Case Report – Court says consensual disclosure a principle of fundamental justice

Yesterday, the Ontario Superior Court of Justice invalidated Ontario’s new adoption disclosure regime, which opened past and future adoption records to searching adult adoptees and birth parents notwithstanding individual consent. The judgement contains a significant discussion of how section 7 of the Canadian Charter of Rights and Freedoms restricts government disclosure of personal information.

The applicants, three adopted persons and a father who was recorded as a birth parent in government records despite some uncertainty about his paternity, objected the the adoption disclosure regime brought in by the provinces Adoption Information Disclosure Act. In short, the Act allowed adult adopted persons to obtain information that could be used to identify their birth parents and allowed birth parents to obtain similar information in respect of their children who had reached 19 years of age. These disclosures could be made without consent, but the regime did feature two protections. Adopted individuals and birth parents could file a “no contact” notice, in which case thier searching parents and adoptees would be restricted from contacting them despite receiving information that would allow for contact. Adopted individuals and birth parents could also apply for a non-disclosure order, to be granted in exceptional circumstances to protect against “sexual harm” or “significant physical or emotional harm.”

Mr. Justice Belobaba held that the regime violated the applicants’ section 7 rights. His key factual determination was that the applicants had established a reasonable expectation of privacy in their adoption records based on the history of the adoption regime: “Since 1927, the statutory framework in Ontario has been predicated on confidentiality.” Based on this finding and the principles articulated by the Supreme Court of Canada in R. v. O’Connor, Belobaba J. found that the applicants’ liberty interest was engaged by the propsetive dislcosure of their identifying information. He then went on to find that the applicants’ had been deprived of this interest in a manner inconsistent with the following newly-articulated principle of fundamental justice:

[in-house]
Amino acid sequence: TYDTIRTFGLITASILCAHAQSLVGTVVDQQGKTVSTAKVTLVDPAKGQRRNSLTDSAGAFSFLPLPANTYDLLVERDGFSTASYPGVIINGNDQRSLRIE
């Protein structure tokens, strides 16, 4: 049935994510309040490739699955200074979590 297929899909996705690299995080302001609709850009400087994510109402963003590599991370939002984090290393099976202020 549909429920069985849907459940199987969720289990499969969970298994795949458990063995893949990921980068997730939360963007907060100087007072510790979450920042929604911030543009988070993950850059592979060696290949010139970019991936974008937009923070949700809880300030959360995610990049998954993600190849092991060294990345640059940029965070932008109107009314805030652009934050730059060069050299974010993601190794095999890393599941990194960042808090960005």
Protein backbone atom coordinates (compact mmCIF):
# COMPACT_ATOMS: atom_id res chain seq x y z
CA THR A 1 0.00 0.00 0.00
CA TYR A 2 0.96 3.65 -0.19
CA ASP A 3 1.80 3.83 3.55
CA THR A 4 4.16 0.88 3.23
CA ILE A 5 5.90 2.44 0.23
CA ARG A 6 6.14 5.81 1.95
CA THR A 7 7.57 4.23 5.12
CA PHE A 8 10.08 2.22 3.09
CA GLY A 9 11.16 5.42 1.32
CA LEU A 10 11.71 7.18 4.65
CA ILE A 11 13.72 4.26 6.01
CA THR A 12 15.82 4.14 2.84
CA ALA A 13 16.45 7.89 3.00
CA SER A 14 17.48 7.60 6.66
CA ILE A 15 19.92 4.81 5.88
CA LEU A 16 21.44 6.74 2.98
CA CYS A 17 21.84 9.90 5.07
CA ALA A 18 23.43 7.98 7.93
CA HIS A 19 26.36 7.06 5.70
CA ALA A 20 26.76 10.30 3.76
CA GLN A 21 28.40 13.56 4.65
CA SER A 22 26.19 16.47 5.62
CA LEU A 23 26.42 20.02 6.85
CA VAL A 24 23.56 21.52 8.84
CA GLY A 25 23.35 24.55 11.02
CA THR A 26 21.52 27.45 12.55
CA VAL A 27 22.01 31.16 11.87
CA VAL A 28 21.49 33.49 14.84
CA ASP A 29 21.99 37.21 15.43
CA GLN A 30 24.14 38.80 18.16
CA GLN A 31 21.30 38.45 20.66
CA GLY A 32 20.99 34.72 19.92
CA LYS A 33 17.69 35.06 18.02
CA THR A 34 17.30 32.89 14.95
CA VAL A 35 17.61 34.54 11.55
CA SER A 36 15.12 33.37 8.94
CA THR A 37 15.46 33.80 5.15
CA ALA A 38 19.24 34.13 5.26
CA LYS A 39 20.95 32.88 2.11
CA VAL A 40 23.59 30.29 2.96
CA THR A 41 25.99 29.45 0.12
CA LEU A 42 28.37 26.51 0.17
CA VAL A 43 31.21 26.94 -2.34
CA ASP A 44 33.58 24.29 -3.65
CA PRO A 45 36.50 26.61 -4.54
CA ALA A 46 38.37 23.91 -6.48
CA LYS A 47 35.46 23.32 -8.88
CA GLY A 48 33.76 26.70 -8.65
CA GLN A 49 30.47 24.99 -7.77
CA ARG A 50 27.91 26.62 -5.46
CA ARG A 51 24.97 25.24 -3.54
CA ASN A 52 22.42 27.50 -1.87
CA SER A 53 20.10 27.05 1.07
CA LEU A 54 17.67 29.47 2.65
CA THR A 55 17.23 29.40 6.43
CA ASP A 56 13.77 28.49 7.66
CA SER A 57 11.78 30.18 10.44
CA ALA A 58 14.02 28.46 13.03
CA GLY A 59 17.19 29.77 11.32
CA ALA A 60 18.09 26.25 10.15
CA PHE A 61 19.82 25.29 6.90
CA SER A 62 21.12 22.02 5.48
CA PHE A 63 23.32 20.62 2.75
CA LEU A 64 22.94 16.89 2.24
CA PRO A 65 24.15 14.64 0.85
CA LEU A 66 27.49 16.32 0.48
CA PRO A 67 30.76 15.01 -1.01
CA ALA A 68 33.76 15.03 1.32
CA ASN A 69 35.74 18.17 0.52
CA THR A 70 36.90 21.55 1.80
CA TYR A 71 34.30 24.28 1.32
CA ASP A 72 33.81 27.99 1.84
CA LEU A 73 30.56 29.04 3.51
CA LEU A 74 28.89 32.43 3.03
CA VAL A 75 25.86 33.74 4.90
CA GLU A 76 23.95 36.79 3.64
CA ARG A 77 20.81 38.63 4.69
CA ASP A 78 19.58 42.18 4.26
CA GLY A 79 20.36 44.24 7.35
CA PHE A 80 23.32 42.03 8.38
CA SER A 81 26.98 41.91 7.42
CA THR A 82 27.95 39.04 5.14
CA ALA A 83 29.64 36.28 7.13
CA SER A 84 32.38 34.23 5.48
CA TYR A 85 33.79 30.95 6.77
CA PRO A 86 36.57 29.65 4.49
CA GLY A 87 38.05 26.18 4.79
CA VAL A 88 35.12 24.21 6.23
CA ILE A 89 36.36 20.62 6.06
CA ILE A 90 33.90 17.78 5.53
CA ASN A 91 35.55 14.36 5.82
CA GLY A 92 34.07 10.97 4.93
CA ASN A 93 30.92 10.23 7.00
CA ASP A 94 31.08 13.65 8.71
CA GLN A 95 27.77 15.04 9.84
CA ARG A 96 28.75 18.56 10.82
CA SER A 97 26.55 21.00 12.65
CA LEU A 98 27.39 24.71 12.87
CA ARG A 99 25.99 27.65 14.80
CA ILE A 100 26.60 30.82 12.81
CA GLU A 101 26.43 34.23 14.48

Where an individual has a reasonable expectation of privacy in personal and confidential information, that information may not be disclosed to third parties without his or her consent.

Addressing the seeming strictness of this principle, Belobaba J. suggested that governmental interests in disclosure may be partly managed based on the “reasonable expectation of privacy” qualifier, which he characterized as a manageable and predictable legal principle. Beyond this, he suggested that governments should be responsible for justifying non-consensual disclosures under the Charter‘s saving provision.

Counsel for the Attorney-General raised some concerns about the need to balance interests in the process of formulating a principle of fundamental justice. It wasn’t clear to me if the submissions on this point were directed at the broadly stated “right to privacy” principle or at the more refined Suggested Principle [as quoted above]. In any event, let me set out my understanding of balancing at the section 7 stage of the analysis.

The balancing of individual and societal interests within section 7 is only relevant when elucidating a particular principle of fundamental justice – and here the relevant intersts were balanced using language such as “reasonable expectation of privacy.” Once the principle of fundamental justice has been elucidated, however, it is not within the ambit of section 7 to bring into account further societal interests, such as the rights of the searching adoptee or birth parent or the implications for government record-keeping etc. These considerations will be looked at, if at all, under section 1, where the Crown has the burden of proving that the impugned law is demonstrably justified in a free and democratic society.

On the facts and despite the two protections in the Act, Belobaba J. held that the government had not met its section 1 onus and issued a declaration of invalidity.

Cheskes v. Ontario (Attorney-General) (19 September 2007, Ont. S.C.J.).

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